Monday, June 10, 2013

Monday Morning Musings

re:  PAUL ANKA:  
>>>It's a good biography but I often felt like Paul was rewriting history here and there.  To hear him tell it, he's been the Forest Gump of pop music for the past five decades ... any place ANYTHING was going on or happening, he seems to have been involved in some fashion.  From Elvis and Buddy Holly to JFK and The Beatles ... from billionaire Kings, Princes and land developers like Steve Wynn and Donald Trump to Michael Jackson, Michael Buble and Princess Diana. (kk) 
Sounds like Freddy Cannon's biography, which has him touring the UK with Eddie Cochran on the tour that Eddie would pass away during (although from a concert poster I saw some time ago, Freddy apparently didn't even touch UK soil for his first tour over  there until  three months after Eddie had passed away).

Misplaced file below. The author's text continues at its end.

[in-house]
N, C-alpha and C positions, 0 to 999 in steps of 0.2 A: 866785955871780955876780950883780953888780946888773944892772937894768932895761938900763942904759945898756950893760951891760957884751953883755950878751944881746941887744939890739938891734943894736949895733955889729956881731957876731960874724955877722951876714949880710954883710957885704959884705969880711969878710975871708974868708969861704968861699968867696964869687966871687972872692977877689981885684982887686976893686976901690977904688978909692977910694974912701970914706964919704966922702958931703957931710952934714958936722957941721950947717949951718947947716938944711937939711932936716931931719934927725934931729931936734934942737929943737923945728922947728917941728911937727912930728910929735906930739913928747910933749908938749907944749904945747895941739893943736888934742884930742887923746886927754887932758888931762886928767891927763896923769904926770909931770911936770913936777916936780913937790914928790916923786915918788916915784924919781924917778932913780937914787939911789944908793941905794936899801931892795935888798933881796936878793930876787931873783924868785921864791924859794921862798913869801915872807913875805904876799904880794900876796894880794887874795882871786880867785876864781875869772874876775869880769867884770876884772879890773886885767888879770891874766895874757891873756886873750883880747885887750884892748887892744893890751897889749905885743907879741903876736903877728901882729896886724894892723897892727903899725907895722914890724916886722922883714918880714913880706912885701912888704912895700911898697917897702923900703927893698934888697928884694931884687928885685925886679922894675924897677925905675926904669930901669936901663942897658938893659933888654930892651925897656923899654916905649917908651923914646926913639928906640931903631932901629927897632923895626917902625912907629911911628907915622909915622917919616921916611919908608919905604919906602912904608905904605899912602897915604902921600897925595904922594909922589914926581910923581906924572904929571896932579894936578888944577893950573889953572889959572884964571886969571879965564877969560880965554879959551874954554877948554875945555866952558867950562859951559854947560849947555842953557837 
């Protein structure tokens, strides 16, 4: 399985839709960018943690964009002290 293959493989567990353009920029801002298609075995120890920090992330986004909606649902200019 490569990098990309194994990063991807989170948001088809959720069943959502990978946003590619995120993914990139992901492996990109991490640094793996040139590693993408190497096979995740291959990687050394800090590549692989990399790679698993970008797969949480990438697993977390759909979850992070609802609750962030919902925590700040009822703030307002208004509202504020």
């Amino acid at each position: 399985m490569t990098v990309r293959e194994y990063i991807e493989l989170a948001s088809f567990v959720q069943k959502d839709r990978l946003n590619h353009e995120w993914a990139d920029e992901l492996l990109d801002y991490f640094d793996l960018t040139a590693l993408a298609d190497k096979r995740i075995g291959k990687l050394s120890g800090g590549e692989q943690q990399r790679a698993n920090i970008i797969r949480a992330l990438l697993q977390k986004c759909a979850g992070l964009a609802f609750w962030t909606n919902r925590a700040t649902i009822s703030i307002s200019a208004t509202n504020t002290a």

By the way, does Paul Anka's biography mention his rant about T-Shirts?
-- Tom

No, great rap 'tho!!!  (lol)  Gives whole new meaning to why he calls his book "My Way". 
Honestly, I get it ... a bit harsh, but I get it.  (Trust me ... this is about a WHOLE lot more than just T-Shirts!!!  In fact, it sounds like this is where all of his exposure to a mob / gangster background comes into play ... he sounds a lot more "wise guy" than Canadian on this tape!!!  lol) 
Strangely, he never mentioned the time his teeth fell out and flew into the audience either.  (kk)

Tom Cuddy sent us this great (but somewhat lengthy) interview with Howard Kaylan.  So disappointed to hear that he doesn't hold "You Know What I Mean" in very high regard ... it's one of my absolute Turtles favorites!  (kk)